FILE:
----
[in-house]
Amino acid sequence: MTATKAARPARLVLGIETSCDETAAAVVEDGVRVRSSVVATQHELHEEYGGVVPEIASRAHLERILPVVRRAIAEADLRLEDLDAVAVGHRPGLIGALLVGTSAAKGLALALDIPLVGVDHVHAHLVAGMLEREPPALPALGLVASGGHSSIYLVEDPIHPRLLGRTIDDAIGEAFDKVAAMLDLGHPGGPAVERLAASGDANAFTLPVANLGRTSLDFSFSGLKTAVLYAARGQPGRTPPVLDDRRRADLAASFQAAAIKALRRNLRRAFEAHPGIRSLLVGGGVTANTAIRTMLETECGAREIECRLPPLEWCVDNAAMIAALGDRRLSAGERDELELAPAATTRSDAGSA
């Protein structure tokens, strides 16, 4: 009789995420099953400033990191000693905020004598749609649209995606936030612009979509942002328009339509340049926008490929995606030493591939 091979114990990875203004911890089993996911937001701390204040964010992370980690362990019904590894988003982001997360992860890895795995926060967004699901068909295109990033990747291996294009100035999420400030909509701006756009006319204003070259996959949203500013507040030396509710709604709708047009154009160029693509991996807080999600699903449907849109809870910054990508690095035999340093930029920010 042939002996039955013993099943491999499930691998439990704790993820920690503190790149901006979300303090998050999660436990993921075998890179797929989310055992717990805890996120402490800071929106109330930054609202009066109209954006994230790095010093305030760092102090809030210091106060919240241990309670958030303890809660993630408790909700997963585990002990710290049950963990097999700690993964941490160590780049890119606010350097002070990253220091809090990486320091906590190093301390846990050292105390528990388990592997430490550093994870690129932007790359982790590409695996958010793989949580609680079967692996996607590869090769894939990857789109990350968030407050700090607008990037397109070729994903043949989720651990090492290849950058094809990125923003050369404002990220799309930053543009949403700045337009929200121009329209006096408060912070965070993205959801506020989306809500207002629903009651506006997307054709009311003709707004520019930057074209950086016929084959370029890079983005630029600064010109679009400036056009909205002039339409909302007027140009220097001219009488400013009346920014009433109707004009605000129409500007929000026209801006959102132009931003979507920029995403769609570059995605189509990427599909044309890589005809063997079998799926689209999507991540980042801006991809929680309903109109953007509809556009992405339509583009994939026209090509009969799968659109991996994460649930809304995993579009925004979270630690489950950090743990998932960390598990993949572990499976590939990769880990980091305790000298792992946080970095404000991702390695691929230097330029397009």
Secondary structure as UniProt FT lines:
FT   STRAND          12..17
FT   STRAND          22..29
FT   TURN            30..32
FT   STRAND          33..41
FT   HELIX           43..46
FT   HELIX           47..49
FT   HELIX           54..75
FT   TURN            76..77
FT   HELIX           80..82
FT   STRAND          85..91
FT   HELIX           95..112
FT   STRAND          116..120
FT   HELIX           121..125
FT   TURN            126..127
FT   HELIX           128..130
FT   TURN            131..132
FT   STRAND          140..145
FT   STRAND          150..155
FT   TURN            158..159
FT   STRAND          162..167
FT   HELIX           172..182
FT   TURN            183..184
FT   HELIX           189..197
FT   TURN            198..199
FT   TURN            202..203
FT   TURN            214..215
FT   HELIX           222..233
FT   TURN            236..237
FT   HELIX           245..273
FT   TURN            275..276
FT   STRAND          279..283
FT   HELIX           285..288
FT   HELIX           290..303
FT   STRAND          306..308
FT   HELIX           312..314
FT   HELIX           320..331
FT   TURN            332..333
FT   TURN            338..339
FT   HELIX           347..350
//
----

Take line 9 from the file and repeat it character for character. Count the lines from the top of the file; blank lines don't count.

FT   HELIX           43..46